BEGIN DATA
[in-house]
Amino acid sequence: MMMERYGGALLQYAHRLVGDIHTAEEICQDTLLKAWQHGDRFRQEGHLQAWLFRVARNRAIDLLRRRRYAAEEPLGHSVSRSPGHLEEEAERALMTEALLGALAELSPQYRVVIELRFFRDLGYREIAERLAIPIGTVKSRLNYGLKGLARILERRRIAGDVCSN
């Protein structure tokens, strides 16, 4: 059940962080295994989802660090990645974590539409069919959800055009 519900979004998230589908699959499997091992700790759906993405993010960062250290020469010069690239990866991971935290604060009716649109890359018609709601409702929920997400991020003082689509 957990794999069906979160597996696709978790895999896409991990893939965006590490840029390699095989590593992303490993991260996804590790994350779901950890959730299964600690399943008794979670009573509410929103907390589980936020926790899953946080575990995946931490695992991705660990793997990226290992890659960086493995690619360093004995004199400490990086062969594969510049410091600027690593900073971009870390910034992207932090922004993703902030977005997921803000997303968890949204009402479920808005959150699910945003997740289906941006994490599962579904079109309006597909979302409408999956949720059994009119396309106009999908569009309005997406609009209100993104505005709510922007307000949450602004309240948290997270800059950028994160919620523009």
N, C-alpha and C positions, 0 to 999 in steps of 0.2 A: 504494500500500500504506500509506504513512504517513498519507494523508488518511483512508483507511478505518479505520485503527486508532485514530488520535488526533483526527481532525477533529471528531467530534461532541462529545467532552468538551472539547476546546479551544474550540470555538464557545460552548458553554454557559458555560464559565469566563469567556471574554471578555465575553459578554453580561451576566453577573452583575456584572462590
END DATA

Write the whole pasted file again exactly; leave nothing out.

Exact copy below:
[in-house]
Amino acid sequence: MMMERYGGALLQYAHRLVGDIHTAEEICQDTLLKAWQHGDRFRQEGHLQAWLFRVARNRAIDLLRRRRYAAEEPLGHSVSRSPGHLEEEAERALMTEALLGALAELSPQYRVVIELRFFRDLGYREIAERLAIPIGTVKSRLNYGLKGLARILERRRIAGDVCSN
């Protein structure tokens, strides 16, 4: 059940962080295994989802660090990645974590539409069919959800055009 519900979004998230589908699959499997091992700790759906993405993010960062250290020469010069690239990866991971935290604060009716649109890359018609709601409702929920997400991020003082689509 957990794999069906979160597996696709978790895999896409991990893939965006590490840029390699095989590593992303490993991260996804590790994350779901950890959730299964600690399943008794979670009573509410929103907390589980936020926790899953946080575990995946931490695992991705660990793997990226290992890659960086493995690619360093004995004199400490990086062969594969510049410091600027690593900073971009870390910034992207932090922004993703902030977005997921803000997303968890949204009402479920808005959150699910945003997740289906941006994490599962579904079109309006597909979302409408999956949720059994009119396309106009999908569009309005997406609009209100993104505005709510922007307000949450602004309240948290997270800059950028994160919620523009």
N, C-alpha and C positions, 0 to 999 in steps of 0.2 A: 504494500500500500504506500509506504513512504517513498519507494523508488518511483512508483507511478505518479505520485503527486508532485514530488520535488526533483526527481532525477533529471528531467530534461532541462529545467532552468538551472539547476546546479551544474550540470555538464557545460552548458553554454557559458555560464559565469566563469567556471574554471578555465575553459578554453580561451576566453577573452583575456584572462590